In terms of environmental impact, bamboo can be viewed as more sustainable than cotton. This is due to the fact that bamboo requires no pesticides or fertilizers in order to grow! Cotton uses vast amounts of these chemicals.

However, cotton can be grown organically – without the use of added toxic chemicals. This can eliminate the use of toxic chemicals in the growing stage of production.

Both bamboo and cotton use toxic chemicals during other stages of the process. From carbon disulfide and sulfuric acid used to make bamboo viscose, to the finishing stages of cotton production where formaldehyde, bromines, and halogens are used. 

Cotton is also incredibly water-intensive (whether grown organically or not), whereas bamboo requires much less water in comparison. It all depends on where the cotton or bamboo plants are grown.

Bamboo Fabric Vs Polyester

Bamboo fabric is a more sustainable choice than polyester as it is naturally biodegradable. If bamboo clothing does end up in landfill it will break down into the soil over a short amount of time, whereas polyester can take hundreds of years to fully decompose. Polyester is a completely synthetic material that is made from Polymers derived from petroleum (fossil fuels) and also requires high amounts of energy to produce.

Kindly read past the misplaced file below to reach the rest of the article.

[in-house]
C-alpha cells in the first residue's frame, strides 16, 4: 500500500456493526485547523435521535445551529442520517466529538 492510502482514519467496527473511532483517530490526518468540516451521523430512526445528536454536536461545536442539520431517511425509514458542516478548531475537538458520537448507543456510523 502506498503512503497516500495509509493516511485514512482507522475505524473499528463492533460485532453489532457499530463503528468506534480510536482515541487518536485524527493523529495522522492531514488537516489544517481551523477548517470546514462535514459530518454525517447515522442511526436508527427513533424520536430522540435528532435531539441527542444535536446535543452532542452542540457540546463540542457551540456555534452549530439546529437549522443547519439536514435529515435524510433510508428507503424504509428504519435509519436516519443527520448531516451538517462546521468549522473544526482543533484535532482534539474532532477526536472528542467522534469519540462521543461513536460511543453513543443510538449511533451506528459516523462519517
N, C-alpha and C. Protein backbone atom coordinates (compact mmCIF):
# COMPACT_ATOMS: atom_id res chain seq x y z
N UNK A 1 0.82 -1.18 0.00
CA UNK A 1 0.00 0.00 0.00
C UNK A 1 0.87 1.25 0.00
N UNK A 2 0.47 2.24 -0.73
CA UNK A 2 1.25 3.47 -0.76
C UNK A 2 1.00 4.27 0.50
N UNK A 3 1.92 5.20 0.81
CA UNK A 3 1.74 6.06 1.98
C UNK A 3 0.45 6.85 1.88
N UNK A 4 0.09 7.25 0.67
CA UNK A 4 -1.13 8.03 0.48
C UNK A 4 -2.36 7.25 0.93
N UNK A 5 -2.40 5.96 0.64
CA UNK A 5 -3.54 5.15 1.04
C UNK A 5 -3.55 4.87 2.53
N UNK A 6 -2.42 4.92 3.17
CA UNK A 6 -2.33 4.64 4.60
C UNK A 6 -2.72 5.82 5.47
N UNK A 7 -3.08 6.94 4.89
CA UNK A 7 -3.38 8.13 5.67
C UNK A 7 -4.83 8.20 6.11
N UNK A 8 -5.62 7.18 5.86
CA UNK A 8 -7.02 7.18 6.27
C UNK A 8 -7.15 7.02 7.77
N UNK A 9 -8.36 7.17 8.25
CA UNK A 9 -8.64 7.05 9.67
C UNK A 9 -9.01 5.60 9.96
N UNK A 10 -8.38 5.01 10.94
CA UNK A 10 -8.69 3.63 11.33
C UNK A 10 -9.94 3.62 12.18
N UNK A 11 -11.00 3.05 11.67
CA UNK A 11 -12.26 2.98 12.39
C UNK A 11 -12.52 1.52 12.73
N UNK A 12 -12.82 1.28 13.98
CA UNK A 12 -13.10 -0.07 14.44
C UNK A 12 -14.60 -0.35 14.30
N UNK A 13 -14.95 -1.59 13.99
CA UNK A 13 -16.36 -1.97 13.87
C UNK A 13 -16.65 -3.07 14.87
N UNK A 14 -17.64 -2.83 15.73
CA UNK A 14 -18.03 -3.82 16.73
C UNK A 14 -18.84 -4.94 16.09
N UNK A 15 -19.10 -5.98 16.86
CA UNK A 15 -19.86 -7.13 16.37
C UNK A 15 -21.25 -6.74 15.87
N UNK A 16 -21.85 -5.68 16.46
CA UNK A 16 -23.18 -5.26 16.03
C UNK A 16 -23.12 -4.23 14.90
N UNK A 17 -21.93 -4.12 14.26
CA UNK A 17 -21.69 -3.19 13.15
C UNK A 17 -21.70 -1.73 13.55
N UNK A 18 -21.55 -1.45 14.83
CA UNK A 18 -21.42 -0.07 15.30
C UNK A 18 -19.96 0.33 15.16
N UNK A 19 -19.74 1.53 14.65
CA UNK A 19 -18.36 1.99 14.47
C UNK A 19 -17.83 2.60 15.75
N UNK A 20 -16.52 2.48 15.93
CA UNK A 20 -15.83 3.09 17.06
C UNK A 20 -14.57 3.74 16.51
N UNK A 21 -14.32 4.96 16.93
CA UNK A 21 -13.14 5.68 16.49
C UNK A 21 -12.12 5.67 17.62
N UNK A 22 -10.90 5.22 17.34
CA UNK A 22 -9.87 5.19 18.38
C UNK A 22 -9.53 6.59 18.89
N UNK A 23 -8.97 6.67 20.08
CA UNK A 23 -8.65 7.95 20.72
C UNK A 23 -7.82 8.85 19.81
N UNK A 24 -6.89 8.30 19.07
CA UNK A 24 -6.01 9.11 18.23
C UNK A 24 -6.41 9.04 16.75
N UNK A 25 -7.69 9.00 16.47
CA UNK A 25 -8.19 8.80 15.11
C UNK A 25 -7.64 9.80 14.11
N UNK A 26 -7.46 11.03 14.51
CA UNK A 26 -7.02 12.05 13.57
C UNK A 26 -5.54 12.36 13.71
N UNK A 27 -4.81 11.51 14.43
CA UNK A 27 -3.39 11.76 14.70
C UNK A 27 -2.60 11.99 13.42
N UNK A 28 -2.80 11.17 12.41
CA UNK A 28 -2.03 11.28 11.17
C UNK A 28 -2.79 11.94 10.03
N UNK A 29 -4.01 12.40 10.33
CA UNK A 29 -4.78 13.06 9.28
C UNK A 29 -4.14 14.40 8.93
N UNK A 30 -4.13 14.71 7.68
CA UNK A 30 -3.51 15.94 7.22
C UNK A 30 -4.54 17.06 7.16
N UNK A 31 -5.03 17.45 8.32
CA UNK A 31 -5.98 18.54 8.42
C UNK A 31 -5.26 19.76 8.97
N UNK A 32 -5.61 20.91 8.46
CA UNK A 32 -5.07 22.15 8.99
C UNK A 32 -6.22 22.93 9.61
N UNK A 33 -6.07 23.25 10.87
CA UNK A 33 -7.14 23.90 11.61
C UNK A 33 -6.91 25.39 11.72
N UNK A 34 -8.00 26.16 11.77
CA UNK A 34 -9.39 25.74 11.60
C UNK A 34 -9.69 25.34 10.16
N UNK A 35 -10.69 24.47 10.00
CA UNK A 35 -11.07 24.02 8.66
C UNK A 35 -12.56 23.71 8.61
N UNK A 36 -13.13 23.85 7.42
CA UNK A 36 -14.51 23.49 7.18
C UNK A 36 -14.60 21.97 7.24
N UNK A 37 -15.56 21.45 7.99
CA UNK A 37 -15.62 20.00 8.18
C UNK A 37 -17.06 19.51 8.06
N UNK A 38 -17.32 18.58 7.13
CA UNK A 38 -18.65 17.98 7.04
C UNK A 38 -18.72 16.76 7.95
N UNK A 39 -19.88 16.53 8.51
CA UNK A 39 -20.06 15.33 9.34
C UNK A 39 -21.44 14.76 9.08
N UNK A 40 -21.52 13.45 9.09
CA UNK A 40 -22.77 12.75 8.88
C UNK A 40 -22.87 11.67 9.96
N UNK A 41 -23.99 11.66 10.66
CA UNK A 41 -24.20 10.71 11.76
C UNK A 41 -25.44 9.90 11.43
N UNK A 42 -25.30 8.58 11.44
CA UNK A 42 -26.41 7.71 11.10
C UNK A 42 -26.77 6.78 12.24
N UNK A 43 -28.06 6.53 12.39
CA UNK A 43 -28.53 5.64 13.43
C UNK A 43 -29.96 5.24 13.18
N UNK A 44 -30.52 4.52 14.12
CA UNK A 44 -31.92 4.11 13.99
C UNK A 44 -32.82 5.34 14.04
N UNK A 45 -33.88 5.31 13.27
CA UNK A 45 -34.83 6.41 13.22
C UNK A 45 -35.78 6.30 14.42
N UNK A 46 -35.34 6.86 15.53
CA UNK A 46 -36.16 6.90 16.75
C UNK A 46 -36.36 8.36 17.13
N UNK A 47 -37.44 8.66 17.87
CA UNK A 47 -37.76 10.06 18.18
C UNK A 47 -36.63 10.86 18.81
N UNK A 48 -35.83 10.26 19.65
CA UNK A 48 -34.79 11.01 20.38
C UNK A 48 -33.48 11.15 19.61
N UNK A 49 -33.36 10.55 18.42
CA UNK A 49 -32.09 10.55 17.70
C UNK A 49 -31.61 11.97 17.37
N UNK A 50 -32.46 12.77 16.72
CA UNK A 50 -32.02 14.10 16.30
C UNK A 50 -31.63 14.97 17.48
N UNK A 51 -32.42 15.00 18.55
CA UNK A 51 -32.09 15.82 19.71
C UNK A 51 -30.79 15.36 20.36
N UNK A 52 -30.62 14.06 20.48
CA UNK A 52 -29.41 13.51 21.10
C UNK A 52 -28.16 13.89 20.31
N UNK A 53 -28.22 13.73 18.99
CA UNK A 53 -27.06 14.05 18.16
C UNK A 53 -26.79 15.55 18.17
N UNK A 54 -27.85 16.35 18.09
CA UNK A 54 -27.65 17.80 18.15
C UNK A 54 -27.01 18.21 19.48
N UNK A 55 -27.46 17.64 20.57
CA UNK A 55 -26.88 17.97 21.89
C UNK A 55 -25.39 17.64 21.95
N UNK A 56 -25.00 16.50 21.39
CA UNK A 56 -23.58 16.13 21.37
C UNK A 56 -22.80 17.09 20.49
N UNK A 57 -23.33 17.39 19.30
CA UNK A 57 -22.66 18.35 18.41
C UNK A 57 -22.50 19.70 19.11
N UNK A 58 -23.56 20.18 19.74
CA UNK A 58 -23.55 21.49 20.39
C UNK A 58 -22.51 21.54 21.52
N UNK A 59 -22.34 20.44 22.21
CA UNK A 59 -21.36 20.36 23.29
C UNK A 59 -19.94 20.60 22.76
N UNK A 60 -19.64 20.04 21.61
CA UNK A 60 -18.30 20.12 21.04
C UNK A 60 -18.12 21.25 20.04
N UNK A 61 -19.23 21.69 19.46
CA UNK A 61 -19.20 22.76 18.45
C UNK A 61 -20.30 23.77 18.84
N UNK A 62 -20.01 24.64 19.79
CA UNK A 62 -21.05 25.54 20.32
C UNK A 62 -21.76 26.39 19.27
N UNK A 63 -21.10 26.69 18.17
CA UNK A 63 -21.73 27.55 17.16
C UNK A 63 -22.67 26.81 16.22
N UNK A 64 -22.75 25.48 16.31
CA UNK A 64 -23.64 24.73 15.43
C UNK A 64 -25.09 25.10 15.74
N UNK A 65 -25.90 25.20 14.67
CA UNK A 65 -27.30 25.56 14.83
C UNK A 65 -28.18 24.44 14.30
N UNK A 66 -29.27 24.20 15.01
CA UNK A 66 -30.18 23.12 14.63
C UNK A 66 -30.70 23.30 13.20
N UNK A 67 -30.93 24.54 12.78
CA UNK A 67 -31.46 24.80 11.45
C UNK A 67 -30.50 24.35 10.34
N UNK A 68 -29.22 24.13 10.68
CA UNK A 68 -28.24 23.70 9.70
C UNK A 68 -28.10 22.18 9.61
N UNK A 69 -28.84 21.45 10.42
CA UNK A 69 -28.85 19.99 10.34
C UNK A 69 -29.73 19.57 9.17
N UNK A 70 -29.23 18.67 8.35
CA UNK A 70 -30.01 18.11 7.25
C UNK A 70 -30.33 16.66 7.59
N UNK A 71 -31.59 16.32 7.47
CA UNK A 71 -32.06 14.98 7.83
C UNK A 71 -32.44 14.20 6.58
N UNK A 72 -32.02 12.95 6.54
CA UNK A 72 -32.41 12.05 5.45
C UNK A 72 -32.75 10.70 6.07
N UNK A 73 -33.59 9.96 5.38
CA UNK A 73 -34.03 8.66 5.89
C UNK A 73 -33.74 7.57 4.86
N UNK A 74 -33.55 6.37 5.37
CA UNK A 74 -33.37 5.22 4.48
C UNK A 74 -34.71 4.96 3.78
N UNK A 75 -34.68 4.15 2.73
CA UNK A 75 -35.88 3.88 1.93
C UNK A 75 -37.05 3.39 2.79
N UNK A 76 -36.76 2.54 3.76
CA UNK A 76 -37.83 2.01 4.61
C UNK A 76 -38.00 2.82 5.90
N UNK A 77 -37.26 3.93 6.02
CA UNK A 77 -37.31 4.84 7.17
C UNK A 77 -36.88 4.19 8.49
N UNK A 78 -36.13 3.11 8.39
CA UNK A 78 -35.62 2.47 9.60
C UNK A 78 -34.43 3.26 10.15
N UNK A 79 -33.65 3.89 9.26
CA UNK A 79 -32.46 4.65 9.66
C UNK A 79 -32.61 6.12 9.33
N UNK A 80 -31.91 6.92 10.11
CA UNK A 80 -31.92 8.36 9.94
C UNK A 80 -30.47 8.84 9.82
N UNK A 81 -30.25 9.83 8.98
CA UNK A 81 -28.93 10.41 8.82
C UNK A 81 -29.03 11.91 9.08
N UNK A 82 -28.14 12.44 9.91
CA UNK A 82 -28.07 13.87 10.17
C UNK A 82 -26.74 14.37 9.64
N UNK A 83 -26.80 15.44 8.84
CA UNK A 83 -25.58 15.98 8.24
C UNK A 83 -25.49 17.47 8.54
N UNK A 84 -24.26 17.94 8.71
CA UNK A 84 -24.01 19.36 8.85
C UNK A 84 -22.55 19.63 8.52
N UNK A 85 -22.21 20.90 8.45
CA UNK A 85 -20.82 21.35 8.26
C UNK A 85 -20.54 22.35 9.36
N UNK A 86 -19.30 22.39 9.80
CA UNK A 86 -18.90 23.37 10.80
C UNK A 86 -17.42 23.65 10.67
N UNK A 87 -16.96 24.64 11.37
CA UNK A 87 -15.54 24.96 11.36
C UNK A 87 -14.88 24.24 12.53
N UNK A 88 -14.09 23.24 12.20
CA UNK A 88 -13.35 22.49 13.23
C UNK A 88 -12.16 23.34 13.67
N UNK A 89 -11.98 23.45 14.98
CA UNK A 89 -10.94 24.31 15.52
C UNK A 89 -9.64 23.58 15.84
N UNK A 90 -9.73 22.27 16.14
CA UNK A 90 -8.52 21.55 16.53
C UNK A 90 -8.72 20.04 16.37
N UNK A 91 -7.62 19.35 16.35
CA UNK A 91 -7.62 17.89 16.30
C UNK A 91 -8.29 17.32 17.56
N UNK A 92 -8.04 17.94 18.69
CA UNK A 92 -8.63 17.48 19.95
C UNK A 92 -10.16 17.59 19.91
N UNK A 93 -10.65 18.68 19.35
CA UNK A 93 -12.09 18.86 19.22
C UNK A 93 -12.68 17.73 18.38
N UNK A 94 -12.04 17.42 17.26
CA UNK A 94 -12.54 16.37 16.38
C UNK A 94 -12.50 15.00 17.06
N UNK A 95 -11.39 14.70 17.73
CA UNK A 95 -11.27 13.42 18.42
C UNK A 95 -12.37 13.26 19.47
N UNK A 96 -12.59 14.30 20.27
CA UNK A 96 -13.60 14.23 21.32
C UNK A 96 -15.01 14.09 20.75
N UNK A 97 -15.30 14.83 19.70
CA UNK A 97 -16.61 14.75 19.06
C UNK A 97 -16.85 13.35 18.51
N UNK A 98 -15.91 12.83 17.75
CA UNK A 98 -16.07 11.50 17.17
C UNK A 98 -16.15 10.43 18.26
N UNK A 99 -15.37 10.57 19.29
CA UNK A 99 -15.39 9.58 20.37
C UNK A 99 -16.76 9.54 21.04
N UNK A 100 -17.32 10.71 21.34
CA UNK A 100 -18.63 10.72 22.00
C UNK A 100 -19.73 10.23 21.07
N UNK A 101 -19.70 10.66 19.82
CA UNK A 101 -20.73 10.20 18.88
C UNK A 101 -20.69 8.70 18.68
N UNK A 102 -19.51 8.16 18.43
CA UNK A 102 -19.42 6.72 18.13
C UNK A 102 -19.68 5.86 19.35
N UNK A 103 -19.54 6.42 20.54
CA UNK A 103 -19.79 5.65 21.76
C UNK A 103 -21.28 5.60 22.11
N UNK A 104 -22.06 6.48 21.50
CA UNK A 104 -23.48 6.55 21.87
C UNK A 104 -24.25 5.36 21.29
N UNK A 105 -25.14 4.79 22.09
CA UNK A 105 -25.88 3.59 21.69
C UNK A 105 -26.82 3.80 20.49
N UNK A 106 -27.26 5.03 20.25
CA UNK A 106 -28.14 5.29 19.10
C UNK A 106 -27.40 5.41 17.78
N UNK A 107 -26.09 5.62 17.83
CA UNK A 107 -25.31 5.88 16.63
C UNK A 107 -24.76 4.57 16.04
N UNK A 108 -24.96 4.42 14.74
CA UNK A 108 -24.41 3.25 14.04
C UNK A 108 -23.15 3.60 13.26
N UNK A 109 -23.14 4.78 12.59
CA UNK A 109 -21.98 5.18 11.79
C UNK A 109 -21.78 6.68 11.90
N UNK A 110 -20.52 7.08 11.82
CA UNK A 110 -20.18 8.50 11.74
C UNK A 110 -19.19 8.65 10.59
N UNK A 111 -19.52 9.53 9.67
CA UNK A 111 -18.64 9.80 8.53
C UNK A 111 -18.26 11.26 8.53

Polyester clothing sheds microplastics when washed, which pollutes waterways and marine life and can end up being ingested by humans. While there is ongoing research to compare the effects of synthetic Vs natural microfibers, we know that microplastics are having detrimental effects on human and animal life. Polyester is still the cheapest material to produce, which is why it’s used by fast fashion brands and leads to overconsumption and more textile waste from the fashion industry.

How to Wash Bamboo Clothing

As bamboo is naturally antibacterial, it actually requires washing less frequently than other materials. This means you can hold off throwing that bamboo top in the laundry for a few more wears!

Reducing the number of times an item of clothing is washed will always help it retain its shape, color, stretch, and integrity for longer. When you do wash your bamboo clothing, use a lower temperature on your washing machine and (if the weather allows!) line dry your clothes instead of using the tumble dryer.

Which Sustainable Brands Use Bamboo Fabric? 

1. Tasc

Tasc creates sustainable bamboo activewear for women and men including t-shirts, tank tops, sports bras, leggings, and even activewear skirts and dresses!

All of their clothing is made from their signature BamCo® fabric, a blend of bamboo viscose and organic cotton. The Tasc factory runs on renewable energy and 95% of the water used during the fabric dyeing stage is recovered, treated, and reused.  

Sizes: XS-XL

Price: $22 – $118

Ethics: Renewable energy, WRAP certified, BSCI certified

Location: USA only